Born as Moishe Shagal in 1887 in the poor Jewish section of Vitebsk, a substantial town in Belarus, Chagall left the town as soon as he could to pursue his studies, but he never left Vitebsk emotionally. Wilson astutely points out that Chagall painted in Yiddish, the only language he comfortably spoke, literally translating the luftmensch— intellectual “airman” — and other fabulous creatures of Yiddish folklore into fanciful flying images.
Chagall first went to Paris in 1910 and settled there in 1923, absorbing the artistic energy and influences of the city and working furiously. Chagall’s professional and social world was the great stage of art — literature, theater, music — not the narrow world of East European Chasidism with which he is often identified. His dealer was Ambroise Vollard, who also represented Renoir, Picasso, Gauguin, Van Gogh. Chagall’s work sold well, and over his long life he gained commissions for churches, opera houses, ballets, synagogues from Chicago to Jerusalem to New York to Paris.
Wilson is strongest dealing with the tensions in Chagall’s life and work. He rescues Chagall from the sentimentality of Fiddler on the Roof and places his nostalgic, biblical, and folkloric inspiration in a universal setting. He explores Chagall’s conflicting personal and artistic identities: Fueled by Chasidism, Chagall lived a secular, politically engaged life; a painter of joy and luscious color, he frequently turned to the image of the crucified Jesus, sometimes wearing a tallit, to express the suffering of the period he lived through.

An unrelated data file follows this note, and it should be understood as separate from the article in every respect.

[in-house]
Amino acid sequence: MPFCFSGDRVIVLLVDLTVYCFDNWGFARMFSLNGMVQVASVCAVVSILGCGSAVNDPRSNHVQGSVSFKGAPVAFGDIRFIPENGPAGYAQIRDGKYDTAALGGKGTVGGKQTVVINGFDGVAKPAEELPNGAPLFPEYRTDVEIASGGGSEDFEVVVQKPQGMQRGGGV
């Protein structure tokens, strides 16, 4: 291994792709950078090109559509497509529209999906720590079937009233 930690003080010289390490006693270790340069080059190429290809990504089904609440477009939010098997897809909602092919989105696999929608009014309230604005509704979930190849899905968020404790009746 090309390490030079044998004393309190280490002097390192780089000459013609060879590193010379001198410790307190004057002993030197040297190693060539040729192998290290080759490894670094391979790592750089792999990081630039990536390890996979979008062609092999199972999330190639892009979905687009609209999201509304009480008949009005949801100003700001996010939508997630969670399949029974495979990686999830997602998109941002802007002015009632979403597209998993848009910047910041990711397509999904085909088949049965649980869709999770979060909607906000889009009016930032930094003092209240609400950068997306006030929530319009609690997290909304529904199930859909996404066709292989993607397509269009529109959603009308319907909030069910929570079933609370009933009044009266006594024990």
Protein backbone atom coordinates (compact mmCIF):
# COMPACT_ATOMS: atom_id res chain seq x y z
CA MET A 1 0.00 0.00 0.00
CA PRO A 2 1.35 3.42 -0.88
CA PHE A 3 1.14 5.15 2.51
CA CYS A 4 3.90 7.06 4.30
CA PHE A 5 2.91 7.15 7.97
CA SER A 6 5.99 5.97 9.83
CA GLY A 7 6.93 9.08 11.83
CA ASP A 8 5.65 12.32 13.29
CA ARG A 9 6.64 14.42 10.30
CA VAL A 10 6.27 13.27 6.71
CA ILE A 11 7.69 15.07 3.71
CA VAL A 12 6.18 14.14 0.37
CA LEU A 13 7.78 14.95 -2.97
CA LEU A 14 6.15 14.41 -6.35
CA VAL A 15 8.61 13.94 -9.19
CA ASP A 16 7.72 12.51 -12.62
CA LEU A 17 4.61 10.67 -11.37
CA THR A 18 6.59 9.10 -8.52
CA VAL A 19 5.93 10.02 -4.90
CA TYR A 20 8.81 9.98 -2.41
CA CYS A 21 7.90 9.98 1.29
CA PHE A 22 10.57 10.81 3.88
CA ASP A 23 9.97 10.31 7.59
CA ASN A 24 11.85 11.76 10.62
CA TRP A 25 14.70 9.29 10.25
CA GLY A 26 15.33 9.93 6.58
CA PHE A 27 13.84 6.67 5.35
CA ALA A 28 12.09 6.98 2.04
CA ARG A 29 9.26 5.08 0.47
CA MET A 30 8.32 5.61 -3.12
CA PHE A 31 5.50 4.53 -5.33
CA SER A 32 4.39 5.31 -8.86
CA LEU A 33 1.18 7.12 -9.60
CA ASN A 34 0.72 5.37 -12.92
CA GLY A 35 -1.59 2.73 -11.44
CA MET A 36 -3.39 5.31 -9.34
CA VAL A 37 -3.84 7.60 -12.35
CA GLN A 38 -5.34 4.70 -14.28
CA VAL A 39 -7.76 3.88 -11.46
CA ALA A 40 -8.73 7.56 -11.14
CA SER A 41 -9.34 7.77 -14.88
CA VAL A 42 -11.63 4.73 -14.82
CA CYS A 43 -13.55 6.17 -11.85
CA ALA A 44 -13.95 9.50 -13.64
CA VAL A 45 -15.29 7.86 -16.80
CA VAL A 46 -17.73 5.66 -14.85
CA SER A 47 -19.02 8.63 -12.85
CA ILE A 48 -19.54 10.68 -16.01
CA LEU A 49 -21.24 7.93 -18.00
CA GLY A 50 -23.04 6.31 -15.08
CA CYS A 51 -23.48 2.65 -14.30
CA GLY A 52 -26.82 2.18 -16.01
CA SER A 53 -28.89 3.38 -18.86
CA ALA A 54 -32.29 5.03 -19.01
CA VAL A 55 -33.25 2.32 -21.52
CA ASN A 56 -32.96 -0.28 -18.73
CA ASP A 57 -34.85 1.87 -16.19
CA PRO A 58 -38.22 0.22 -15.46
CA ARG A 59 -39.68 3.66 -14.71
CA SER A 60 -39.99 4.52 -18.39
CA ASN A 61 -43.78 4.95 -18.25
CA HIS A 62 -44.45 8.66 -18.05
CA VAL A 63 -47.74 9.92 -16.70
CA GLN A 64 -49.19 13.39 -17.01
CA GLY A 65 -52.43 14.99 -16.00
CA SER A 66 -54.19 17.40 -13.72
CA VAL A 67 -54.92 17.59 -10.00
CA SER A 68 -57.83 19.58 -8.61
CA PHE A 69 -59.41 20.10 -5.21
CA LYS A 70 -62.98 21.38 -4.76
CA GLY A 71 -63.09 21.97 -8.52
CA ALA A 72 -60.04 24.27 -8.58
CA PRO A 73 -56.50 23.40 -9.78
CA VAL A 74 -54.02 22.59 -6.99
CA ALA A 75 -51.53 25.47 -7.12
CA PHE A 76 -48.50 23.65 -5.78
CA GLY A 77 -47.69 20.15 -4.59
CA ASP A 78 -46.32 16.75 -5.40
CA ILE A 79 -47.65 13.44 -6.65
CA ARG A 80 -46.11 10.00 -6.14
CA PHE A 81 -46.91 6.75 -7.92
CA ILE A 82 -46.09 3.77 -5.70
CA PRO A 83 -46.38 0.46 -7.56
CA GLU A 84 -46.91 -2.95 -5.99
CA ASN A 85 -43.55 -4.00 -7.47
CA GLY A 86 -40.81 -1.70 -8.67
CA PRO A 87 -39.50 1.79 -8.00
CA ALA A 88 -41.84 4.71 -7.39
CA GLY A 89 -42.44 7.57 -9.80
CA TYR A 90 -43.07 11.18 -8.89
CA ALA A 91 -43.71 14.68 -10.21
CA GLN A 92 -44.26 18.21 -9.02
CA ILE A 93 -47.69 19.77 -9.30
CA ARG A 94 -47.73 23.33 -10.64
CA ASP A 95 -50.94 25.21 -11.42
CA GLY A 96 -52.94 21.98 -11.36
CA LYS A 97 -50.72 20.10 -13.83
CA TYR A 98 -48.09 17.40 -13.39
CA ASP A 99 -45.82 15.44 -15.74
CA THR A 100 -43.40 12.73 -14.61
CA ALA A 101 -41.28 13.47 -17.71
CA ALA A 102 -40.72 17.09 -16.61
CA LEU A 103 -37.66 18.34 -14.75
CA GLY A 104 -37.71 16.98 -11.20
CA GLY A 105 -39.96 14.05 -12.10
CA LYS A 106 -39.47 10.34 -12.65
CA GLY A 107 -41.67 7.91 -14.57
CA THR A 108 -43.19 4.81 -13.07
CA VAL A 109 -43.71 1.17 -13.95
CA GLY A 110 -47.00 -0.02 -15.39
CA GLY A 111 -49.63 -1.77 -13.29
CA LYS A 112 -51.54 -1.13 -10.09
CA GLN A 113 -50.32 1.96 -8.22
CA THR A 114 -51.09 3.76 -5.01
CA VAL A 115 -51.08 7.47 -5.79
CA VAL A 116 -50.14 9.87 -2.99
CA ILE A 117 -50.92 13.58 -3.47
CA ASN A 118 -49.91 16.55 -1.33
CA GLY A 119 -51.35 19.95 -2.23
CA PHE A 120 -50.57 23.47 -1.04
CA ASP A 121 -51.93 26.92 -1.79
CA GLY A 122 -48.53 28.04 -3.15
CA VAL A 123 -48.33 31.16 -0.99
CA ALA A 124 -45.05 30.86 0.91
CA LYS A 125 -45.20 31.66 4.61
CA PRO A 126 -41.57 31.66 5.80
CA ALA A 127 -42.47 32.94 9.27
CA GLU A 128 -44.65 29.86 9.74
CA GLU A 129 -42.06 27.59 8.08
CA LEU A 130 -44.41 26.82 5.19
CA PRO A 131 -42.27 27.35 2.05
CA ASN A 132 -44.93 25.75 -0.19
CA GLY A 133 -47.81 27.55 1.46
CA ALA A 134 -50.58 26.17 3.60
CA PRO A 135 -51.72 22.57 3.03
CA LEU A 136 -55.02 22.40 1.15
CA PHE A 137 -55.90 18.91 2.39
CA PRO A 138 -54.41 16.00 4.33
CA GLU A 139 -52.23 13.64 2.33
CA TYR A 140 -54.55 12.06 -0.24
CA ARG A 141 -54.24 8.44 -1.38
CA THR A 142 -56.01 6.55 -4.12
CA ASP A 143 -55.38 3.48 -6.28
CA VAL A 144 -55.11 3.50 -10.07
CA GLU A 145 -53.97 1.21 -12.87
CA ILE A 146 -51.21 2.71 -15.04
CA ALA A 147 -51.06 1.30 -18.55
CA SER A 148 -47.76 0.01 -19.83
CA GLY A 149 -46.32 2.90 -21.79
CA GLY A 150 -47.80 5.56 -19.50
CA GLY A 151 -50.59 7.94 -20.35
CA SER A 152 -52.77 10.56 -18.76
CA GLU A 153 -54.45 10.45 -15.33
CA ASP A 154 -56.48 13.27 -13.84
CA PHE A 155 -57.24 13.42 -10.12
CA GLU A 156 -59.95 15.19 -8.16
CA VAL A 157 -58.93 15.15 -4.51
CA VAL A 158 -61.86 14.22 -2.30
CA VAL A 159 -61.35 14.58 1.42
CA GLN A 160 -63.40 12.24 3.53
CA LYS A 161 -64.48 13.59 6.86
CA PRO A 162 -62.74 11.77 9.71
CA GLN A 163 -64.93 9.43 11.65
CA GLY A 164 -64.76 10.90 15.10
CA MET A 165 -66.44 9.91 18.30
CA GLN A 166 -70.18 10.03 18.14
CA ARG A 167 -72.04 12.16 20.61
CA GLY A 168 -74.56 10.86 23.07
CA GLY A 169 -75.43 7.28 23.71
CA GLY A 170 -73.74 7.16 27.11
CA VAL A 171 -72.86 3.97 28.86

A volume in the Nextbook/Schocken Jewish Encounters series, Marc Chagall is not intended as a full-scale biography. Wilson does not discuss Chagall’s professional dealings or the origins and execution of his large-scale projects. Chagall’s emergence from poverty to wide recognition speeds by; a bibliographic note suggests further sources. But the reader’s greatest frustration is having to read about, not see, Chagall’s work, proving that one picture would indeed be worth a thousand words. An index would also have been helpful. Bibliographic note, chronology, and illustrations.
Maron L. Waxman, retired editorial director, special projects, at the American Museum of Natural History, was also an editorial director at HarperCollins and Book-of-the-Month Club.